Difference between revisions of "2011 AMC 10B Problems/Problem 23"

(Solution 3)
(Solution 4 (Bashing ft. Euler)
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-jackshi2006
 
-jackshi2006
 
== Solution 4 (Bashing ft. Euler ==
 
<math>2011^{2011} \equiv 11^{2011} \pmod 1000</math>.
 
By Euler's Totient Theorem, we also know that, since 11 and 1000 are coprime, <math>11^{400} \equiv 1 \pmod 1000</math>; note that the Euler Totient Function on <math>1000 gives </math>400<math>. We also know that raising </math>1<math> to any power on the right hand side of any modular congruence is "allowed", because </math>1<math> to any power is always </math>1<math>. Therefore, we also know that
 
</math>(11^{400})^5 \equiv \pmod 1000<math> and thus </math>11^2000 \equiv \pmod 1000<math>.
 
Going back to the original equation, the problem reduces to finding the following:
 
</math>11^11 \pmod 1000<math>. Now comes the bashing. We need to find </math>121^{5} * 11<math> modulo </math>1000<math>, and then performing the arithmetic (all we need to find is </math>121^4<math> modulo </math>1000$, not actually that hard considering it's only 3-digit multiplication). The answer comes out to 6.
 
 
The solution seems difficult, but it doesn't require much intricate thinking, rather the simple theorem and elementary arithmetic. The solutions above are much more elegant tho.
 
  
 
==See Also==
 
==See Also==
 
{{AMC10 box|year=2011|ab=B|num-a=24|num-b=22}}
 
{{AMC10 box|year=2011|ab=B|num-a=24|num-b=22}}
 
{{MAA Notice}}
 
{{MAA Notice}}

Revision as of 21:35, 31 May 2020

Problem

What is the hundreds digit of $2011^{2011}?$

$\textbf{(A) } 1 \qquad \textbf{(B) } 4 \qquad \textbf{(C) }5 \qquad \textbf{(D) } 6 \qquad \textbf{(E) } 9$

Solution 1

Since $2011 \equiv 11  \pmod{1000},$ we know that $2011^{2011} \equiv 11^{2011}  \pmod{1000}.$

To compute this, we use a clever application of the binomial theorem.

$\begin{aligned} 11^{2011} &= (1+10)^{2011} \\ &= 1 + \dbinom{2011}{1} \cdot 10 + \dbinom{2011}{2} \cdot 10^2 + \cdots \end{aligned}$

In all of the other terms, the power of $10$ is greater than $3$ and so is equivalent to $0$ modulo $1000,$ which means we can ignore it. We have:

$\begin{aligned}11^{2011} &\equiv 1 + 2011\cdot 10 + \dfrac{2011 \cdot 2010}{2} \cdot 100 \\ &\equiv 1+20110 + \dfrac{11\cdot 10}{2} \cdot 100\\ &= 1 + 20110 + 5500\\ &\equiv 1 + 110 + 500\\&=611 \pmod{1000} \end{aligned}$

Therefore, the hundreds digit is $\boxed{\textbf{(D) } 6}.$

Sidenote: By Euler's Totient Theorem, $a^{\phi (1000)} \equiv 1 \pmod{1000}$ for any $a$, so $a^{400} \equiv a \pmod{1000}$ and $11^{2011} \equiv 11^{11} \pmod{1000}$. We can then proceed using the clever application of the Binomial Theorem.

Solution 2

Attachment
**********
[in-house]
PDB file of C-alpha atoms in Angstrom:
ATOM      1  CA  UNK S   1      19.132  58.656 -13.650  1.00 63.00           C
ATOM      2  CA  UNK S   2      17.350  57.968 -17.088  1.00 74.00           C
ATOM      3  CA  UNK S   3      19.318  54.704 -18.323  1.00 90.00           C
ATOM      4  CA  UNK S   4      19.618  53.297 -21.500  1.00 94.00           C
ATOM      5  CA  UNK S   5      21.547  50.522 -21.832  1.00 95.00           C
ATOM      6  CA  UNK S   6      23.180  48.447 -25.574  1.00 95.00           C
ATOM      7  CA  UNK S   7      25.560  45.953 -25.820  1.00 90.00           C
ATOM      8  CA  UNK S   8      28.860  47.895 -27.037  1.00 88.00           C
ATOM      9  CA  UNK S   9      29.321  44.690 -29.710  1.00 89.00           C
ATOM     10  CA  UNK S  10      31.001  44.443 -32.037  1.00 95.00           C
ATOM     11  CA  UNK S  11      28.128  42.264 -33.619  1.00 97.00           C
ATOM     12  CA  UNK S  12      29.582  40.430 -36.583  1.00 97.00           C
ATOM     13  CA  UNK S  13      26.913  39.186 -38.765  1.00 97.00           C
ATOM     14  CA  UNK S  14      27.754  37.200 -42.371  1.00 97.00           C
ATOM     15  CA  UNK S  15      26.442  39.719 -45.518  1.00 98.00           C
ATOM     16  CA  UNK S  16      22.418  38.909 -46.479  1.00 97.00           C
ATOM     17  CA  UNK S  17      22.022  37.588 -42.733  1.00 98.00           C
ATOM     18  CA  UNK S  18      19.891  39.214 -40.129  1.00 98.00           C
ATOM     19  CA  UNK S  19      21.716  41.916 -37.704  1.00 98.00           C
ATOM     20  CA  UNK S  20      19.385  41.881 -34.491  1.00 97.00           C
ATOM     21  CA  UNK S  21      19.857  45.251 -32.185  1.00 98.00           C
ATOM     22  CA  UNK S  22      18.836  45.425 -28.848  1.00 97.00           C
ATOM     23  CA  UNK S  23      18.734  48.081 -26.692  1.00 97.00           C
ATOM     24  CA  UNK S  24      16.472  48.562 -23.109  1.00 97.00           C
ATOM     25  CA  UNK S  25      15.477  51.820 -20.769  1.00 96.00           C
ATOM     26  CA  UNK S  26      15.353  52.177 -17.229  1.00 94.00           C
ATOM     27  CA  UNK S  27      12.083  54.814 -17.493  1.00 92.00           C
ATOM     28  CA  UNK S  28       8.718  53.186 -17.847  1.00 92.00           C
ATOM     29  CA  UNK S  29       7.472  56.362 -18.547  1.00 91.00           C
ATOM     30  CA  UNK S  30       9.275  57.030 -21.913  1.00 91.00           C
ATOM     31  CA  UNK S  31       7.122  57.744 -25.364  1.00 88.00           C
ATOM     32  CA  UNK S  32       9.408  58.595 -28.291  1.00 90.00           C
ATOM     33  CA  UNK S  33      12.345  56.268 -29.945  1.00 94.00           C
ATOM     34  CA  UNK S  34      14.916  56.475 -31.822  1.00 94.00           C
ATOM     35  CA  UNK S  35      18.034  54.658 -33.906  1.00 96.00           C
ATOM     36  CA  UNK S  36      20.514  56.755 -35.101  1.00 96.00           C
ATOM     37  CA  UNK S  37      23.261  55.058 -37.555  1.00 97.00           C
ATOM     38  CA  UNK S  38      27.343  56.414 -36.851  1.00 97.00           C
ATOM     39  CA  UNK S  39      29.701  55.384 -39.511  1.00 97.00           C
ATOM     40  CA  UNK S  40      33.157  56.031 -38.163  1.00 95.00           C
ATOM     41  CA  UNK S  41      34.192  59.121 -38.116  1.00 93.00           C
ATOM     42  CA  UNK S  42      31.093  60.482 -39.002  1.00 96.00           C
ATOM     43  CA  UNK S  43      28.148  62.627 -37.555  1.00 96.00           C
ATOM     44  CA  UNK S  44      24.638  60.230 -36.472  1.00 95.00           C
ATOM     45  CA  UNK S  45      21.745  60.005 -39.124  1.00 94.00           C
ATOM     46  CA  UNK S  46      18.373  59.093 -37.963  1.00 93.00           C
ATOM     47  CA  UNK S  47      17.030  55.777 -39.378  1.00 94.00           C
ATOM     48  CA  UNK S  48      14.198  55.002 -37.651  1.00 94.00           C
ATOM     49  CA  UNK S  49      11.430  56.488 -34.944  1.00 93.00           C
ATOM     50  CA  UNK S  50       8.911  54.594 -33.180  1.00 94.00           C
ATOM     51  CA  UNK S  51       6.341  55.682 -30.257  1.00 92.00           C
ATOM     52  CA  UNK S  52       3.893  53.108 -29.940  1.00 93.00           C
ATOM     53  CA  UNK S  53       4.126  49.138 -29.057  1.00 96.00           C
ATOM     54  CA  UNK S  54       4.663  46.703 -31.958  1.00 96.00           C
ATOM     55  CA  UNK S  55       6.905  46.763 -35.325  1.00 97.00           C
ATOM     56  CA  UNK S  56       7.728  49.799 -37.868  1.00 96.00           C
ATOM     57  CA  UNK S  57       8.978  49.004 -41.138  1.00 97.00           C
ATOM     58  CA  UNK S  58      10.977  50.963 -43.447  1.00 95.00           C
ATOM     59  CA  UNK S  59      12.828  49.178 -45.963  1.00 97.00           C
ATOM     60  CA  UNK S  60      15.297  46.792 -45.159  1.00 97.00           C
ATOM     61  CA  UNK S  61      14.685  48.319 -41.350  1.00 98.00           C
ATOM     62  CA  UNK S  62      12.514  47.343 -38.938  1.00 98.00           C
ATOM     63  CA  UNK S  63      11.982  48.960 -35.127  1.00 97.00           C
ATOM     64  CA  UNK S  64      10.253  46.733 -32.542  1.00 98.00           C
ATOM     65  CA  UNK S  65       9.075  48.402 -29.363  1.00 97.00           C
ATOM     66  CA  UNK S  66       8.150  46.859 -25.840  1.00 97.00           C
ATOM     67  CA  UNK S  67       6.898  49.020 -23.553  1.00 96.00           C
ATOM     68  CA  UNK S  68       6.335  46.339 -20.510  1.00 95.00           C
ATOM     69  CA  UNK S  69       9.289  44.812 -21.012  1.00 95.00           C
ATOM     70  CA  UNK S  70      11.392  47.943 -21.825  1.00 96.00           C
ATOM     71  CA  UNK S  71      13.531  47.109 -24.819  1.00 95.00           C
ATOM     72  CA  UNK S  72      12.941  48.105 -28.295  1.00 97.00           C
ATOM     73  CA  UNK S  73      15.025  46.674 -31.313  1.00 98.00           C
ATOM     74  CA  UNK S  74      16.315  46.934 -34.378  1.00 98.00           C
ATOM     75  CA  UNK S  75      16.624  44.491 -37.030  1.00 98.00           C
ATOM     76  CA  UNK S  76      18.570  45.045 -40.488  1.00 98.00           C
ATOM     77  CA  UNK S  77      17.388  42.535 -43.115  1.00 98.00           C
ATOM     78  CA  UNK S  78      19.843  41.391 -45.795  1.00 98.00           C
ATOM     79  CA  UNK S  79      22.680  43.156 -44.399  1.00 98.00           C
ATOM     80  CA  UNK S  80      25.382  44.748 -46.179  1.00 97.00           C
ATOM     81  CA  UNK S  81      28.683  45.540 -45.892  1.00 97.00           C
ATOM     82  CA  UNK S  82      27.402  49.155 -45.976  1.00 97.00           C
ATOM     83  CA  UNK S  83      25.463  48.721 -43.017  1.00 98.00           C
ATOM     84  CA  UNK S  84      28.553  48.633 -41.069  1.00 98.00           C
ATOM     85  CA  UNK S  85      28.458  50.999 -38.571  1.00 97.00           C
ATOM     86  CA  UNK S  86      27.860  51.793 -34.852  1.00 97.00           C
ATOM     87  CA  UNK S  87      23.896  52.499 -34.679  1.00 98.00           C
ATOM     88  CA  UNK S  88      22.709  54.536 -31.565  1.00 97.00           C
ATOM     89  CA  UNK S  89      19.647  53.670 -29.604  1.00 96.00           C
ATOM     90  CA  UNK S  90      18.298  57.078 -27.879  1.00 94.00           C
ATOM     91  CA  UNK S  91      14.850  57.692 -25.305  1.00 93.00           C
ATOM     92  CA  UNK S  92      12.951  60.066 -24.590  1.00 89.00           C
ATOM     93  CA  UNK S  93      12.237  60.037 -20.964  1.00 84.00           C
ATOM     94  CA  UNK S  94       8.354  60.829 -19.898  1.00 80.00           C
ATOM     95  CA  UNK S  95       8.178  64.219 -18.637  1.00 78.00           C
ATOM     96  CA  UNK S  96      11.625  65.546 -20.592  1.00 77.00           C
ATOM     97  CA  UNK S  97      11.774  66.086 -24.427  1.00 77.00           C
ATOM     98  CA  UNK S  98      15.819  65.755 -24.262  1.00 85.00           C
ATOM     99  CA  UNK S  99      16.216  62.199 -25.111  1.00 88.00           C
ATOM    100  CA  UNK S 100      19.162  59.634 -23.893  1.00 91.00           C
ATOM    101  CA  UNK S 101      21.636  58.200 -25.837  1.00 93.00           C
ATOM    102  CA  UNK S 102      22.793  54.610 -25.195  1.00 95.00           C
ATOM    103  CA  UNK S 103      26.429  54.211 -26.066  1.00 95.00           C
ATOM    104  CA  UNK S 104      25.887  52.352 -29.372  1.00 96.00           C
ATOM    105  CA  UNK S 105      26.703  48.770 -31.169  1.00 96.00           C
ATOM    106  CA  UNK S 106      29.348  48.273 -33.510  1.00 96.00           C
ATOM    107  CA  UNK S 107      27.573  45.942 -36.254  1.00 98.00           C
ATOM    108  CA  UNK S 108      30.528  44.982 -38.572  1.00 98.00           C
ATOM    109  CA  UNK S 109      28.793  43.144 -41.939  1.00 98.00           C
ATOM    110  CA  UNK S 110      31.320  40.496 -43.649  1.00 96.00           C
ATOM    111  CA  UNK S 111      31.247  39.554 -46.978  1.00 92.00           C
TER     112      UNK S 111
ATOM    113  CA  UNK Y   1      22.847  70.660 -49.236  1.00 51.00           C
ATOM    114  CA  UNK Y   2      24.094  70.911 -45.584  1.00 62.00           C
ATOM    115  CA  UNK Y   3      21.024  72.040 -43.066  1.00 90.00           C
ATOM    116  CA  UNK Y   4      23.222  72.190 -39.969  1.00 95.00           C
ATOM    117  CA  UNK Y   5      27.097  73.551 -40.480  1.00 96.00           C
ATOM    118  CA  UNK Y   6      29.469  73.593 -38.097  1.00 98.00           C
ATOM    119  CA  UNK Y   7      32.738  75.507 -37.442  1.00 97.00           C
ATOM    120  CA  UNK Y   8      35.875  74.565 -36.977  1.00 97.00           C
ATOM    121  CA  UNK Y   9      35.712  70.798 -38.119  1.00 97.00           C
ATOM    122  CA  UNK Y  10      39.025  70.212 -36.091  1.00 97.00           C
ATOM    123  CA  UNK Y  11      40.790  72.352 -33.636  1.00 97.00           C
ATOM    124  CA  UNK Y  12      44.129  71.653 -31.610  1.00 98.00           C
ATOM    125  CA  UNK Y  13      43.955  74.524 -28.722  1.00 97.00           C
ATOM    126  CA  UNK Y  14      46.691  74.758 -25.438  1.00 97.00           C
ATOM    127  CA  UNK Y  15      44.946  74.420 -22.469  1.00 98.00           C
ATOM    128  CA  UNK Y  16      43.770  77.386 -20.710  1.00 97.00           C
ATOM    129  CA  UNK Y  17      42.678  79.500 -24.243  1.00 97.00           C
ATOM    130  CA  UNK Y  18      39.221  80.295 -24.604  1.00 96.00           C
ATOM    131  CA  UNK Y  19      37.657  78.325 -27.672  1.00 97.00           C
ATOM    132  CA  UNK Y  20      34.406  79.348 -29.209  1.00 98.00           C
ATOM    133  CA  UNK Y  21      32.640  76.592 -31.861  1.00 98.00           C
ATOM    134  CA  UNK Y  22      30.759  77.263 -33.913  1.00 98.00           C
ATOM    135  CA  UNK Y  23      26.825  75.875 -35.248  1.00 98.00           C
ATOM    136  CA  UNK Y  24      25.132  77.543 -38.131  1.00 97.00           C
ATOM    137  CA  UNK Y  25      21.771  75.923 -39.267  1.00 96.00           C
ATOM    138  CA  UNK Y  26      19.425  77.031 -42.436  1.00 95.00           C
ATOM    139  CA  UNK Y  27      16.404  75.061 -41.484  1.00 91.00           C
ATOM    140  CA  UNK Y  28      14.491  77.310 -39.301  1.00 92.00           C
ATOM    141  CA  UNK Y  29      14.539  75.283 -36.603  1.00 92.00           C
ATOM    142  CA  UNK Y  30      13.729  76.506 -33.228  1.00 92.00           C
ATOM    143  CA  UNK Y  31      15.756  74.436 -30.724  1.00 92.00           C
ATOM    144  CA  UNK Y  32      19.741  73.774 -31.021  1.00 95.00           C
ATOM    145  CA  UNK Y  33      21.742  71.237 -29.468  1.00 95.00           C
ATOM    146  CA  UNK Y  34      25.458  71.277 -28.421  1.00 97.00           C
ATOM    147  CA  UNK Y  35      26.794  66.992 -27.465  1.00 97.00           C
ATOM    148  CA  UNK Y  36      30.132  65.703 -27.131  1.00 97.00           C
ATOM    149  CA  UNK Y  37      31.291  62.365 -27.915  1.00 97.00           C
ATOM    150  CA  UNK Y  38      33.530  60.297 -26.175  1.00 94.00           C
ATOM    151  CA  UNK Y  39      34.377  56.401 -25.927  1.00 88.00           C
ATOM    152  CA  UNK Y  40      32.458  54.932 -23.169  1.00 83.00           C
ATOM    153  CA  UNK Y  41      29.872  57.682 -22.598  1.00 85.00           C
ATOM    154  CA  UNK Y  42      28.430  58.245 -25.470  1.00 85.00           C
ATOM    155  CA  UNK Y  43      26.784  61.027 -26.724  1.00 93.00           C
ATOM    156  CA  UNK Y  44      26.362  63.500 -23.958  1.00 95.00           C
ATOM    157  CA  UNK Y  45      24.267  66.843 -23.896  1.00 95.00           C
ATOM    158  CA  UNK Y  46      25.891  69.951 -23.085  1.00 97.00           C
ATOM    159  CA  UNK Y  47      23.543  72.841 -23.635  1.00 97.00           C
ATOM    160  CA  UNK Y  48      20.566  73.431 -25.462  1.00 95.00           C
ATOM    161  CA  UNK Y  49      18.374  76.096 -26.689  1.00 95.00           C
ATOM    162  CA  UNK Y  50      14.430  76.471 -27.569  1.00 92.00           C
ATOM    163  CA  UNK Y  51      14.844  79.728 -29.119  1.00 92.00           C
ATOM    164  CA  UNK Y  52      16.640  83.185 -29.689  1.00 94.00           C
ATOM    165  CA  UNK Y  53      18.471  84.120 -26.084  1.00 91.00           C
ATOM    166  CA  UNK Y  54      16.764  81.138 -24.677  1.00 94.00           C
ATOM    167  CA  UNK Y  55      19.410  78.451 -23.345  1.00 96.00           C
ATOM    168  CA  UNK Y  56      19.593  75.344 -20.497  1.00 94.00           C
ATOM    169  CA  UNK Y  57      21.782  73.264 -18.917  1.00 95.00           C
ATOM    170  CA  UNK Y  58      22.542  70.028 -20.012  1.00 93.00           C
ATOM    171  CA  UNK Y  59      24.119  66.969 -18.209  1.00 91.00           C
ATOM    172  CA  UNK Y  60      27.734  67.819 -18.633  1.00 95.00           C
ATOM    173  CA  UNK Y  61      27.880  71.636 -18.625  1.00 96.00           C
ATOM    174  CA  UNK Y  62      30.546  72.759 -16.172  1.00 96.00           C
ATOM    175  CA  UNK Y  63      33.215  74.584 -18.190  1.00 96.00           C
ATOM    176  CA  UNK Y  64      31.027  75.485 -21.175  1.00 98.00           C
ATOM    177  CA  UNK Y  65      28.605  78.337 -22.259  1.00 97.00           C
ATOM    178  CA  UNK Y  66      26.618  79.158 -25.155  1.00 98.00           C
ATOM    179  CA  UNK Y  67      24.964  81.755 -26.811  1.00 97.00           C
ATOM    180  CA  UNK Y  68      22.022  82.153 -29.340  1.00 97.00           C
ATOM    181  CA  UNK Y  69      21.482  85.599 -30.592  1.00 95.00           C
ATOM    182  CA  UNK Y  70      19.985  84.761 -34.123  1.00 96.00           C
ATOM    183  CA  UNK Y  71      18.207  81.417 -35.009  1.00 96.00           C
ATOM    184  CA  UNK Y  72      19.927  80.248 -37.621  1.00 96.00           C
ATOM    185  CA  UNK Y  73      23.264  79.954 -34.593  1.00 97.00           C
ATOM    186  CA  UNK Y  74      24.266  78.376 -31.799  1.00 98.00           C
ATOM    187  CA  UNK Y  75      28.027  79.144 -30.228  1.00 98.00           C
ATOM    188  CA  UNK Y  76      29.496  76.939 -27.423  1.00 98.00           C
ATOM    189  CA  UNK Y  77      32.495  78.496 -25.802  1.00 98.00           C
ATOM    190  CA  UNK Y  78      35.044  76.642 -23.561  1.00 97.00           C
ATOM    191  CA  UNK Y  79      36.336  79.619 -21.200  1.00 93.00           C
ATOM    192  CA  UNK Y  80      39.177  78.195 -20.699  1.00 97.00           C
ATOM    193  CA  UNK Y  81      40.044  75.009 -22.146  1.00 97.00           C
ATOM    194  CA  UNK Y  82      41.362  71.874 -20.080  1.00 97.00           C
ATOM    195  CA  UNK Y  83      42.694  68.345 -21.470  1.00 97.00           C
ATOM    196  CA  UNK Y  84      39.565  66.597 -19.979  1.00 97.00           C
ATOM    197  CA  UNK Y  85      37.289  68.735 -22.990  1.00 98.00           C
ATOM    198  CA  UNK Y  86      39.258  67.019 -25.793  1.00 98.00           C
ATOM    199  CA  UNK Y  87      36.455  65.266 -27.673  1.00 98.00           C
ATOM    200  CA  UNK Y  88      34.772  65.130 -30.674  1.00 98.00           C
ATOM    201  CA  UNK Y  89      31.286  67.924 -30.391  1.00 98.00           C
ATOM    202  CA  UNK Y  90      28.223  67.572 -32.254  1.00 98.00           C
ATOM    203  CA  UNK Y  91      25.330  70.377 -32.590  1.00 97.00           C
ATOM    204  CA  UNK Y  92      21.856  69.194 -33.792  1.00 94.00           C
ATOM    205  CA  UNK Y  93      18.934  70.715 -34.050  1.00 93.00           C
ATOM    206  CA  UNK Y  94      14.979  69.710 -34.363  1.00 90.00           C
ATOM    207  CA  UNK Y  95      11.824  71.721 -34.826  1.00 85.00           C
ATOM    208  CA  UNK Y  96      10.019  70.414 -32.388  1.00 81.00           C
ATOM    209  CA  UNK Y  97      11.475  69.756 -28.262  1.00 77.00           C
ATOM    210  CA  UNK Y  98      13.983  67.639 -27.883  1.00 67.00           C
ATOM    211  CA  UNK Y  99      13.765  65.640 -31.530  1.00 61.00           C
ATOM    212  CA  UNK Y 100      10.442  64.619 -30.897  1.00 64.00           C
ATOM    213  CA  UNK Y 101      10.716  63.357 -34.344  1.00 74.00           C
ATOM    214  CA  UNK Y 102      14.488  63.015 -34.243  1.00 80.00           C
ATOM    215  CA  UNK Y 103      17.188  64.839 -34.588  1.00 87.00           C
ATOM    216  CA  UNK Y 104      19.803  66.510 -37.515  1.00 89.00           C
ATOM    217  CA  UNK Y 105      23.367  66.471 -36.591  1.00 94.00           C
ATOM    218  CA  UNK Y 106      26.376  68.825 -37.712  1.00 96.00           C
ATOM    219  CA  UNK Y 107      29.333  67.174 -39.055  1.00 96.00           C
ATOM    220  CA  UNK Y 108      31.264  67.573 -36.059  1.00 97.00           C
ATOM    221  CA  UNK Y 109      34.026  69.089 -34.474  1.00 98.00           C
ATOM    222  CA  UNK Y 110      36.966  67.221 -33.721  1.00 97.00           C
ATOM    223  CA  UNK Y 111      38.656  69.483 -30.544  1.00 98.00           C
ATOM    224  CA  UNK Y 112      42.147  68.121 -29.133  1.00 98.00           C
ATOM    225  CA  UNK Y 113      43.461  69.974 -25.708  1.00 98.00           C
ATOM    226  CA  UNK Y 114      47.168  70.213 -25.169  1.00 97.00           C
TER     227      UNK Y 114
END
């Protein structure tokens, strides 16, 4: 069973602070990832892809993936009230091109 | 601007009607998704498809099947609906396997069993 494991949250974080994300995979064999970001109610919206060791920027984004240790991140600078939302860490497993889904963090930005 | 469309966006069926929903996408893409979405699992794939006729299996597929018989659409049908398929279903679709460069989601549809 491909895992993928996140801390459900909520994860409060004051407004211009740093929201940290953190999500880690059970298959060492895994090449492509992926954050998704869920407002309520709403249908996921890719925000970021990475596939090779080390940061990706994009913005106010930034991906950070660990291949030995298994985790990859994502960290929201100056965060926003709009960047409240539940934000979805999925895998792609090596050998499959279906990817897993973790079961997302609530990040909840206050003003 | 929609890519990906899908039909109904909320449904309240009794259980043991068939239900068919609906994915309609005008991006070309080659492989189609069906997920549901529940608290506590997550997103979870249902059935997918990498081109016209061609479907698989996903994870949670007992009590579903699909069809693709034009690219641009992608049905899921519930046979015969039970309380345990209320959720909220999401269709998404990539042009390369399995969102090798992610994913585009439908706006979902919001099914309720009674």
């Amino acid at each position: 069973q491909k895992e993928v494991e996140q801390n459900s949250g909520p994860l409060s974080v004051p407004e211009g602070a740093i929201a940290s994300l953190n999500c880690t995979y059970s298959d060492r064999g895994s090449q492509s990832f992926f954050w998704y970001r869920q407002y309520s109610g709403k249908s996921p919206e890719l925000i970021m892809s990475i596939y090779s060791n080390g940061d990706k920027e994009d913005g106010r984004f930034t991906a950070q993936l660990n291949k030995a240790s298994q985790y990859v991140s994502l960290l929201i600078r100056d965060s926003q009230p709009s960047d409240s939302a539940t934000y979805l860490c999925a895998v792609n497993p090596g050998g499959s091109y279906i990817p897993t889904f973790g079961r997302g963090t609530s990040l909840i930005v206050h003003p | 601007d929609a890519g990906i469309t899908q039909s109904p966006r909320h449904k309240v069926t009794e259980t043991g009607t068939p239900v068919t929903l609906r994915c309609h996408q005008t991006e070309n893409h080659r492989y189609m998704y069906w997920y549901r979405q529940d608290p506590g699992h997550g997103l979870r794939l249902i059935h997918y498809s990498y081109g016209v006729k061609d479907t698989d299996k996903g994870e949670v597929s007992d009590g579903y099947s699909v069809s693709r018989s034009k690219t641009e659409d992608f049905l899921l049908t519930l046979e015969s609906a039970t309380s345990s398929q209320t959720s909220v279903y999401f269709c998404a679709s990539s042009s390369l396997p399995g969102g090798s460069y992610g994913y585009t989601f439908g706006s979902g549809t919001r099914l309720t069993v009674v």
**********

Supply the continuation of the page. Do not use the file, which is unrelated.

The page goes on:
We need to compute $2011^{2011} \pmod{1000}.$ By the Chinese Remainder Theorem, it suffices to compute $2011^{2011} \pmod{8}$ and $2011^{2011} \pmod{125}.$

In modulo $8,$ we have $2011^4 \equiv 1 \pmod{8}$ by Euler's Theorem, and also $2011 \equiv 3 \pmod{8},$ so we have \[2011^{2011} = (2011^4)^{502} \cdot 2011^3 \equiv 1^{502} \cdot 3^3 \equiv 3 \pmod{8}.\]

In modulo $125,$ we have $2011^{100} \equiv 1 \pmod{125}$ by Euler's Theorem, and also $2011 \equiv 11 \pmod{125}.$ Therefore, we have $\begin{aligned} 2011^{2011} &= (2011^{100})^{20} \cdot 2011^{11} \\ &\equiv 1^{20} \cdot 11^{11} \\ &= 121^5 \cdot 11 \\ &= (-4)^5 \cdot 11 = -1024 \cdot 11 \\ &\equiv -24 \cdot 11 = -264 \\ &\equiv 111 \pmod{125}. \end{aligned}$

After finding the solution $2011^{2011} \equiv 611 \pmod{1000},$ we conclude it is the only one by the Chinese Remainder Theorem. Thus, the hundreds digit is $\boxed{\textbf{(D) } 6}.$

Solution 3

Notice that the hundreds digit of $2011^{2011}$ won't be affected by $2000$. Essentially we could solve the problem by finding the hundreds digit of $11^{2011}$. Powers of $11$ are special because they can be represented by the Pascal's Triangle. Drawing the triangle, there is a theorem that states the powers of $11$ can be found by reading rows of the triangle and adding extra numbers up. [add source] For example, the sixth row of the triangle is $1, 5, 10, 10, 5,$ and $1$. Adding all numbers from right to left, we get $161051$, which is also $11^5$. In other words, each number is $10^n$ steps from the right side of the row. The hundreds digit is $0$. We can do the same for $11^{2011}$, but we only need to find the $3$ digits from the right. Observing, every $3$ number from the right is $1 + 2 + 3... + n$. So to find the third number from the right on the row of $11^{2011}$, $f(11^n) = 1 + 2 + 3... + (n-1)$, or $\frac{(2010 * 2011)}{2}$, or $2021055$. The last digit is five, but we must remember to add the number on the right of it, which, by observing other rows is obviously $2011$. We must carry the $1$ in $2011$'s tens digit to the $5$ in $2021055$'s unit digit to get $\boxed{\textbf{(D) } 6}$. The one at the very end of the row doesn't affect anything, so we can leave it alone.


-jackshi2006

See Also

2011 AMC 10B (ProblemsAnswer KeyResources)
Preceded by
Problem 22
Followed by
Problem 24
1 2 3 4 5 6 7 8 9 10 11 12 13 14 15 16 17 18 19 20 21 22 23 24 25
All AMC 10 Problems and Solutions

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